Freight News, Sea

PortsToronto Launches Phase Two of Seabin Pilot Program

[ October 18, 2019   //   ]

Following the success of this summer’s Seabin Pilot Program at Toronto’s Outer Harbor Marina, PortsToronto announced the launch of phase two of the project which includes the deployment of two additional Seabins in Toronto’s harbor. Secured to a floating dock positioned in the northeast corner of the York Street Slip, the new Seabins are the first to be installed in a North American harbor and can collect litter ranging from larger plastics to microplastics, as small as 2 millimeters, as well as hydrocarbons such as fuel and oil. With the capacity to collect upward of 4 kilograms of debris in one day, filtering as much as 1.4 metric tons of trash per year, the new Seabins are strategically positioned in the slip to enable the wind and currents to push debris in the Seabins’ direction.

To ensure that the Seabins also serve a research and education function, PortsToronto has taken the added step of partnering with the University of Toronto Trash Team on a student-research project led by Dr. Chelsea Rochman, Assistant Professor of Ecology and Evolutionary Biology. As part of this collaborative initiative, students from the Rochman Lab will collect and analyze the plastics and microplastics captured by the Seabins to determine the origination of some of these materials. This process will, in turn, better inform the Trash Team’s solutions-based research and community outreach program which ultimately seeks to increase waste literacy and prevent plastics and microplastics from entering waterways in the first place.

“Given the success of PortsToronto’s Seabin pilot at the Outer Harbor Marina – the first commercial installation in Canada – it made sense to take the program further and deploy additional Seabins within Toronto’s inner harbor,” said Geoffrey Wilson, Chief Executive Officer, PortsToronto. “At PortsToronto, we recognize that the waste collection facilitated by the Seabins, is just one step toward eliminating harmful materials, such as single-use plastics and microplastics, from our waterways. The next step is learning from this waste in an effort to educate and change behavior, and that is why we have undertaken a partnership with groups such as the University of Toronto Trash Team, and the broader waterfront community, to keep Toronto’s harbor clean.”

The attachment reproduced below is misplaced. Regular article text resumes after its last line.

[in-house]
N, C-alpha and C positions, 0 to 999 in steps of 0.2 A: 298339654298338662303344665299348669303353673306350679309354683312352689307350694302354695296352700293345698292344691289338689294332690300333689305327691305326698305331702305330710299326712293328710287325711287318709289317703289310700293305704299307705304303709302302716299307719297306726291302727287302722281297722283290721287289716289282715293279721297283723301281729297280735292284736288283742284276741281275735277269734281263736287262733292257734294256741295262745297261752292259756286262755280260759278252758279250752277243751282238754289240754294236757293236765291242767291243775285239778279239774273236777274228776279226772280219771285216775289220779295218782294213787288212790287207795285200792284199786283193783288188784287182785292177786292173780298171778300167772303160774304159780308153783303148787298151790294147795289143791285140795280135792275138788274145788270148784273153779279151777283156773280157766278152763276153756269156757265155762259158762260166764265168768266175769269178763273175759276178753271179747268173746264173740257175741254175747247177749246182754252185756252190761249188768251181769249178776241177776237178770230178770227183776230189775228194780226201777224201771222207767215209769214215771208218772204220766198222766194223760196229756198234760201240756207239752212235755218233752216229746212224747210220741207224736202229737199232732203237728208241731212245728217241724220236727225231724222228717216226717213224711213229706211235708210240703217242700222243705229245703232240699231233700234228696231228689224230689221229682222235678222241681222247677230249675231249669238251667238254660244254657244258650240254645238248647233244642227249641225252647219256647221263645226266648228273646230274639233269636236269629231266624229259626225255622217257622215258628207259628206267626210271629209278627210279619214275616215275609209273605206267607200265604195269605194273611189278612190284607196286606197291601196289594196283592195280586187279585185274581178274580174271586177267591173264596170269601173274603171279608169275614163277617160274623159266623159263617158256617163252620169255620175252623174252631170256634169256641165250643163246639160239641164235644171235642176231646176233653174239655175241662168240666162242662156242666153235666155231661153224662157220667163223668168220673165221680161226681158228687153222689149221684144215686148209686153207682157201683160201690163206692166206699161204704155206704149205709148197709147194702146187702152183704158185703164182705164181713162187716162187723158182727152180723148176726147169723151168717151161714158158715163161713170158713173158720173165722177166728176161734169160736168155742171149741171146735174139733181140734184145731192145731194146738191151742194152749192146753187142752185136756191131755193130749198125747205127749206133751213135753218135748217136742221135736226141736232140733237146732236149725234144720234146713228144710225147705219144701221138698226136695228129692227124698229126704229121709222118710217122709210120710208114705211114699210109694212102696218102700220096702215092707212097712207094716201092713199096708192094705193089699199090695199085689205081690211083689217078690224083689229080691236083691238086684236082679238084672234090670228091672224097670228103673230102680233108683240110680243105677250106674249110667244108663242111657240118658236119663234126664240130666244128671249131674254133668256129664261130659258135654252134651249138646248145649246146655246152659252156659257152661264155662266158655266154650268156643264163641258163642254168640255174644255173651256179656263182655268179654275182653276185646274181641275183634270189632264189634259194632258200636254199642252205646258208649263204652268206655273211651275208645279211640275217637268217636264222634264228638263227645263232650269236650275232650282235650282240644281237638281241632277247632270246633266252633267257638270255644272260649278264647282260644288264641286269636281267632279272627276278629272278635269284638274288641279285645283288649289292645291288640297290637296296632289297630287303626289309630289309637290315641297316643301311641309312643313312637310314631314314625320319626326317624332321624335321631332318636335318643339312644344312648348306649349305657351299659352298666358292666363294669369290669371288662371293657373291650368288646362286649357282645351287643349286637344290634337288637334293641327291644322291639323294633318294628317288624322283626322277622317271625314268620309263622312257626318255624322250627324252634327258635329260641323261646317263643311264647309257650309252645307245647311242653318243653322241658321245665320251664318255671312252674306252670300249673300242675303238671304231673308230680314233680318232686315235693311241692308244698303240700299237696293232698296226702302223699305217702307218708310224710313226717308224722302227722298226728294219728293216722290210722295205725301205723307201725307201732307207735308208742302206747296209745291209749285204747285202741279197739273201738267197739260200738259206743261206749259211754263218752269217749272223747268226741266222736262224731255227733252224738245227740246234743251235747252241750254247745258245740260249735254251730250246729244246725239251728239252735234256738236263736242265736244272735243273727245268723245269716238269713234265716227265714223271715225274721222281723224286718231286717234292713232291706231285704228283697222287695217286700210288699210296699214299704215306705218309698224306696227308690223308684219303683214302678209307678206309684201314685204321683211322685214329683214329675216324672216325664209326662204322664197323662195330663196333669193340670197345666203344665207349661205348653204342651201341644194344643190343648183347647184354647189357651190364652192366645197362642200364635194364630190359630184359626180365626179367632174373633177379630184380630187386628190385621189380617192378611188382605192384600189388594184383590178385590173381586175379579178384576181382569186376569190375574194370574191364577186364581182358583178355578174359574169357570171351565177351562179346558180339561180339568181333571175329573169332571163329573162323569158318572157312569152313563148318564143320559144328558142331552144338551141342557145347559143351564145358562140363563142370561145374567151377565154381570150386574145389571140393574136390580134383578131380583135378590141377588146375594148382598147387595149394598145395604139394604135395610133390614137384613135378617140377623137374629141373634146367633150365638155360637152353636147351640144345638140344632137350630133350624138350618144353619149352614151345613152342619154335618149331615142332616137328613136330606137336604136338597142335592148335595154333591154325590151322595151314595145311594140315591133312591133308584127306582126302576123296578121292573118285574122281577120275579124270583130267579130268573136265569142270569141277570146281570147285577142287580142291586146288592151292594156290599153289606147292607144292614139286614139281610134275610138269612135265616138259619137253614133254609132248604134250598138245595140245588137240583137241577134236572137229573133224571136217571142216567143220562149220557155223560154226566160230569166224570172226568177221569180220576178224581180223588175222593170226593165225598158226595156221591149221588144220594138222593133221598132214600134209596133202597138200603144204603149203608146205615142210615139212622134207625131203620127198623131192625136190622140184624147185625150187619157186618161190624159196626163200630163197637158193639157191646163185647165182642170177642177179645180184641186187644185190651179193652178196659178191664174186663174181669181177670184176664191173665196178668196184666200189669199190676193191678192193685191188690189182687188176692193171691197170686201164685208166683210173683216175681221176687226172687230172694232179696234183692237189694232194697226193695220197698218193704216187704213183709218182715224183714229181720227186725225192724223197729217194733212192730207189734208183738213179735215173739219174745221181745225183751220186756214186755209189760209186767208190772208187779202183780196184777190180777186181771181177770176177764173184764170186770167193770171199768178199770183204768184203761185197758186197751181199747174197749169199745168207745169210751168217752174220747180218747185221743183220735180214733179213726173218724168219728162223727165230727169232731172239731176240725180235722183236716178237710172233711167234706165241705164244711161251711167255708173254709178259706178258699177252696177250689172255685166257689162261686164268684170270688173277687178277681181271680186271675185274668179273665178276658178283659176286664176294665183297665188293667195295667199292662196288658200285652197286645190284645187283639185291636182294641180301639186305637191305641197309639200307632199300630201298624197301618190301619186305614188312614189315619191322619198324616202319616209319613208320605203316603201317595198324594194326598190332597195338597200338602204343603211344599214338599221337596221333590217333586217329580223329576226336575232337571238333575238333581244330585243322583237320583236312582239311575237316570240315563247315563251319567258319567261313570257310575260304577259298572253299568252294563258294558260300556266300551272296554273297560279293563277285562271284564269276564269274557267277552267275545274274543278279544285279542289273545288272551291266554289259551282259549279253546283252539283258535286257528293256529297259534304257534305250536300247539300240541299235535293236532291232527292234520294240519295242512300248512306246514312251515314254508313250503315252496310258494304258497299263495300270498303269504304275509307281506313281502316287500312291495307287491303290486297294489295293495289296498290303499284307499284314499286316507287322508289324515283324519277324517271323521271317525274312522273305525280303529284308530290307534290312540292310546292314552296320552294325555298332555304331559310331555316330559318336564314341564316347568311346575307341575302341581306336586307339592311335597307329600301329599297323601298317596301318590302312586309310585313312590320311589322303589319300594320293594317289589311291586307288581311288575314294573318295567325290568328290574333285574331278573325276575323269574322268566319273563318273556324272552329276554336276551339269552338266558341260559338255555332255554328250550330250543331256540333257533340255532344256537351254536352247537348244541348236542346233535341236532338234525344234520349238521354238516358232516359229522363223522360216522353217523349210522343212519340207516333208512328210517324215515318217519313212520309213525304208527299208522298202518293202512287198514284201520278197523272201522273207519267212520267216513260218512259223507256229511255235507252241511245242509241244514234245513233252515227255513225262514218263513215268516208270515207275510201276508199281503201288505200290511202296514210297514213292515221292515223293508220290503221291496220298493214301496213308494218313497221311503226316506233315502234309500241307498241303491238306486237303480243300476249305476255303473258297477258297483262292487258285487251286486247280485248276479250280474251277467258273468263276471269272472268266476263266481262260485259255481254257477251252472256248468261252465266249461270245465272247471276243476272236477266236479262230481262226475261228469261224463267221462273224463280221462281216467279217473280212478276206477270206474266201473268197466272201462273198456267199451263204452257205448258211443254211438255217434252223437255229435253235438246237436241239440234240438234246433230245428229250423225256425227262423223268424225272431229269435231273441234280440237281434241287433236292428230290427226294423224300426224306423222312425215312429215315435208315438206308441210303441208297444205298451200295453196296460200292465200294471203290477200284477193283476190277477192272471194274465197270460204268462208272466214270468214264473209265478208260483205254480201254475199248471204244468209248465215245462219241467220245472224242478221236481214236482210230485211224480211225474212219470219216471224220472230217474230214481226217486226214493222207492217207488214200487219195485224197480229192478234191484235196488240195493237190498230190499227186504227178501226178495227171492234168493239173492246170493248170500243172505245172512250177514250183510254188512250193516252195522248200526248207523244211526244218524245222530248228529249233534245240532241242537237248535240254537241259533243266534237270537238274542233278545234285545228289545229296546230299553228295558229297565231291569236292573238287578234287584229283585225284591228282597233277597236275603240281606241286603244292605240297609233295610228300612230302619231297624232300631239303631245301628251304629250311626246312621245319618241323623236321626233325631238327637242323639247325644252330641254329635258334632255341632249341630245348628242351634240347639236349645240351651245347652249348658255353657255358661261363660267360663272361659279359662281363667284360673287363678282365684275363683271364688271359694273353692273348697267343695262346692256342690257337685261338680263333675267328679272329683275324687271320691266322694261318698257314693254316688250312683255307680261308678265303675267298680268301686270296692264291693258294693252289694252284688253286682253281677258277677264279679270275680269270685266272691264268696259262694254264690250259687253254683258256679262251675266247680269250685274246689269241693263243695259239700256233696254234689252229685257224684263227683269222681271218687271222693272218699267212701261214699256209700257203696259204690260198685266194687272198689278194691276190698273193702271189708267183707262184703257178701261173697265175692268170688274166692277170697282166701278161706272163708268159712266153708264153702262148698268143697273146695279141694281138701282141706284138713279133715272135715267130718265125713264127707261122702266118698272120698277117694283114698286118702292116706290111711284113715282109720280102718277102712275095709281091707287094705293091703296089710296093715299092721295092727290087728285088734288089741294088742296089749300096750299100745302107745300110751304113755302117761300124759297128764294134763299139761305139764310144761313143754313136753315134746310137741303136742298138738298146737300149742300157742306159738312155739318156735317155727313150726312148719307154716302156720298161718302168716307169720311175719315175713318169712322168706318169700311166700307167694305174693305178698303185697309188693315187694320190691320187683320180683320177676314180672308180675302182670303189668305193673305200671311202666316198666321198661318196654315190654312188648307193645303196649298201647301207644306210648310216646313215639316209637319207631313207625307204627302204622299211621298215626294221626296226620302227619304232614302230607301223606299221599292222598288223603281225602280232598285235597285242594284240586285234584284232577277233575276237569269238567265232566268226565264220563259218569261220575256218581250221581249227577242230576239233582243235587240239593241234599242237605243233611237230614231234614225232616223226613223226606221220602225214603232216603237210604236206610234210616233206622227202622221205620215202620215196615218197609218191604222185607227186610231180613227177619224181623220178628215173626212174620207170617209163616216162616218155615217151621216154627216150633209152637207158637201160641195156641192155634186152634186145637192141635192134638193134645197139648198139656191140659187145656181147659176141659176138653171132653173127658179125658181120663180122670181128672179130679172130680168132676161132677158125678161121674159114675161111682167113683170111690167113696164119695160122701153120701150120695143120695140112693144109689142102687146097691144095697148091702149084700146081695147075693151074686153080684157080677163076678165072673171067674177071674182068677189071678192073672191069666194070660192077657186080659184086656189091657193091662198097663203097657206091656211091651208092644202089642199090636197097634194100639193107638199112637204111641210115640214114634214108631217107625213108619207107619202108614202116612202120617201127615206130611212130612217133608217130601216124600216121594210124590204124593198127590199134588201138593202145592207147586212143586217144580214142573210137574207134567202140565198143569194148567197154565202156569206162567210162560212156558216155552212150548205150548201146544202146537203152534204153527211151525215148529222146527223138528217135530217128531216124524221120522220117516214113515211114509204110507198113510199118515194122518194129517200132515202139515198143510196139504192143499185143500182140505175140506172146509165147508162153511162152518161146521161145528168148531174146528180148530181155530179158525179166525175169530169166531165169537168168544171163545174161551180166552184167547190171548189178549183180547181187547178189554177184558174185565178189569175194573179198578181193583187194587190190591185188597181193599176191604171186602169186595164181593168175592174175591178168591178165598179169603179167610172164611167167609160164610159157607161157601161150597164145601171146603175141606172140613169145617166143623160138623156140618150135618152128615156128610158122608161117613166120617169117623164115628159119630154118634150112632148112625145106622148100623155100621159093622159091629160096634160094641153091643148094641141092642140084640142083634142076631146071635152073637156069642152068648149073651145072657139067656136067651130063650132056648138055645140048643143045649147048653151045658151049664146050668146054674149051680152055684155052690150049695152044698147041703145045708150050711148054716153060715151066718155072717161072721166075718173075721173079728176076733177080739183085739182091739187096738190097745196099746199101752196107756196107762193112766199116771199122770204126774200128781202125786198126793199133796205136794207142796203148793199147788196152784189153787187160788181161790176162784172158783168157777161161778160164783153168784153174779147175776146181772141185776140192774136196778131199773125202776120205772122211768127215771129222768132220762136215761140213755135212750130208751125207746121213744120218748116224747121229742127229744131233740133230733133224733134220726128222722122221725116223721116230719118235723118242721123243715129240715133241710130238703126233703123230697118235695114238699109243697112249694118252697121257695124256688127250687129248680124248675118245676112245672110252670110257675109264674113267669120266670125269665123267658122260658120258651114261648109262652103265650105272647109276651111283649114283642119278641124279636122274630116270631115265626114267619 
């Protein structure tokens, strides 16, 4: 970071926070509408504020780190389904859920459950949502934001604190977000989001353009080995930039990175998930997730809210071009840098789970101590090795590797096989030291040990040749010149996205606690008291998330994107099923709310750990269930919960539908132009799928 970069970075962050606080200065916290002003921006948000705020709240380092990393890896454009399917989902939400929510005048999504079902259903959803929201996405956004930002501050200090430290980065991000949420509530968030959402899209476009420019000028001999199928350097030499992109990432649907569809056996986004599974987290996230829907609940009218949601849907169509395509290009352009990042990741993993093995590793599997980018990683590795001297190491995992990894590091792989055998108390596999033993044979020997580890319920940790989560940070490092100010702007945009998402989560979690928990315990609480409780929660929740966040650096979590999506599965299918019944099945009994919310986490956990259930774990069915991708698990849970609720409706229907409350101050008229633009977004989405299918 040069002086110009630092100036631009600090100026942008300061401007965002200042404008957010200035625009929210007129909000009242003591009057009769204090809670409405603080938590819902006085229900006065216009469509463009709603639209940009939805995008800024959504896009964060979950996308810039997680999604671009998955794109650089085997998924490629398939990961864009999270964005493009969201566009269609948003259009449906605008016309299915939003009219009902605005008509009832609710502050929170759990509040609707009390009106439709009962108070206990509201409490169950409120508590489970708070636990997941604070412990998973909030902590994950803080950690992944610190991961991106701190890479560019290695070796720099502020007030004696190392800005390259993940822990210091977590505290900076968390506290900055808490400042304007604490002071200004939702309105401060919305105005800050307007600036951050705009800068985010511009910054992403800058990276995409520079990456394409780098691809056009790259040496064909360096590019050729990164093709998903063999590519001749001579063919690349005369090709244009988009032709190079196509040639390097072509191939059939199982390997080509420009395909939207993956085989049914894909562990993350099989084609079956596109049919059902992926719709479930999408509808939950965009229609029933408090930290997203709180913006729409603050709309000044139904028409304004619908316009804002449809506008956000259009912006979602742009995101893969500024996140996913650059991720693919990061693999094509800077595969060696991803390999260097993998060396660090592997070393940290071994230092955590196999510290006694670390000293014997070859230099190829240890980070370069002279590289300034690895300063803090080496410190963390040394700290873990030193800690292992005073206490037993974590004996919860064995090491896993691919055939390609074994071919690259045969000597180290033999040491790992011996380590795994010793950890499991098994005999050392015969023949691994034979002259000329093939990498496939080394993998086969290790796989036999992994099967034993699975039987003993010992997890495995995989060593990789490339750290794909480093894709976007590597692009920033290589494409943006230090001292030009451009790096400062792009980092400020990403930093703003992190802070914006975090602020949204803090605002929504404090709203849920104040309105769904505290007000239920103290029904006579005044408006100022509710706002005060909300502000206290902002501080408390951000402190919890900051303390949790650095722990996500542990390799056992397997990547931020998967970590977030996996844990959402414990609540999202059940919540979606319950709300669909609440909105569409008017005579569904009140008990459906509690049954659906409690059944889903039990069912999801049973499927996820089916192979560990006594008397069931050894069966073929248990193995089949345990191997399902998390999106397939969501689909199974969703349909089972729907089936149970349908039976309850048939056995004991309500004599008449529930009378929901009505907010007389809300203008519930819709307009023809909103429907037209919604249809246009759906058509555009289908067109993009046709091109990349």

“In our lab at the University of Toronto, we find large plastic debris and microplastics in our local rivers, in the Toronto Harbor and in Lake Ontario,” said Dr. Chelsea Rochman, The University of Toronto Trash Team. “This litter leads to contamination of the local fish and contamination of our drinking water. We established the U of T Trash Team to increase waste literacy in our community and help translate the science to the people that make decisions on our waterfront. Naturally, we partnered with PortsToronto at inception to explore collaborations that bring technologies to our waterfront to capture plastic pollution before it contaminates our lake. Since day one, PortsToronto has been supportive of our mission and we are thrilled to partner with them on this fantastic initiative that will further plastic prevention, research and community outreach.”

Findings from phase one of the Seabin Pilot Program indicate that each Seabin at the Outer Harbor Marina typically collects 2 kilograms of litter per day and captured items ranging from floating natural debris to disposable gloves, plastic bottle caps, cigarette butts, Styrofoam pieces, and plastic grocery bags. These bins also trapped microplastics, including industrial plastic pellets.

Seabins were invented in 2014 by Australian surfers who were concerned by the amount of plastic pollution in the ocean. The Seabin works by moving up and down with the natural flow of water, collecting all floating debris. Water is sucked in from the surface and passes through a catch bag inside the Seabin, with a submersible water pump capable of displacing 25.000 LPH (liter per hour), plugged directly into 110/22V outlet. The water is then pumped back into the harbor leaving litter and debris trapped in the catch bag to be disposed of properly.